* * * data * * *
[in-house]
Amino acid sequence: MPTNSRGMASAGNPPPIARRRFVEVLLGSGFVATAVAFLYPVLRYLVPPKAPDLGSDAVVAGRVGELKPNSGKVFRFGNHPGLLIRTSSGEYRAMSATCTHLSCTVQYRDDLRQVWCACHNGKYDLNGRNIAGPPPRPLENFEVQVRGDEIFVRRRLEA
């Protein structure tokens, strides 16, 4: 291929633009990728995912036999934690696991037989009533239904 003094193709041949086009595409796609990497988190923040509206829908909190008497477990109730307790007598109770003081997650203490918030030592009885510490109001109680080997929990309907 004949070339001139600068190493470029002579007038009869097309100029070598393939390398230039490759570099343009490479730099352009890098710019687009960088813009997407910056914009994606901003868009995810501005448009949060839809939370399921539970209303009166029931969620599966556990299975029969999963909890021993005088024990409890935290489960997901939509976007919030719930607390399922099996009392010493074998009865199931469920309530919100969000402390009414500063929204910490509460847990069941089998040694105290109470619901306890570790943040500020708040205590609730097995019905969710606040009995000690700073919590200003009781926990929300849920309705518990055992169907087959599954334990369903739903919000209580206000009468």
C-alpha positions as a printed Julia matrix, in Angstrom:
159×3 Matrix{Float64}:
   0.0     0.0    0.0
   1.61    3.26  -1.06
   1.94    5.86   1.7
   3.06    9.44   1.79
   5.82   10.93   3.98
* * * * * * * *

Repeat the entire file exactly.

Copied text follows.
[in-house]
Amino acid sequence: MPTNSRGMASAGNPPPIARRRFVEVLLGSGFVATAVAFLYPVLRYLVPPKAPDLGSDAVVAGRVGELKPNSGKVFRFGNHPGLLIRTSSGEYRAMSATCTHLSCTVQYRDDLRQVWCACHNGKYDLNGRNIAGPPPRPLENFEVQVRGDEIFVRRRLEA
């Protein structure tokens, strides 16, 4: 291929633009990728995912036999934690696991037989009533239904 003094193709041949086009595409796609990497988190923040509206829908909190008497477990109730307790007598109770003081997650203490918030030592009885510490109001109680080997929990309907 004949070339001139600068190493470029002579007038009869097309100029070598393939390398230039490759570099343009490479730099352009890098710019687009960088813009997407910056914009994606901003868009995810501005448009949060839809939370399921539970209303009166029931969620599966556990299975029969999963909890021993005088024990409890935290489960997901939509976007919030719930607390399922099996009392010493074998009865199931469920309530919100969000402390009414500063929204910490509460847990069941089998040694105290109470619901306890570790943040500020708040205590609730097995019905969710606040009995000690700073919590200003009781926990929300849920309705518990055992169907087959599954334990369903739903919000209580206000009468």
C-alpha positions as a printed Julia matrix, in Angstrom:
159×3 Matrix{Float64}:
   0.0     0.0    0.0
   1.61    3.26  -1.06
   1.94    5.86   1.7
   3.06    9.44   1.79
   5.82   10.93   3.98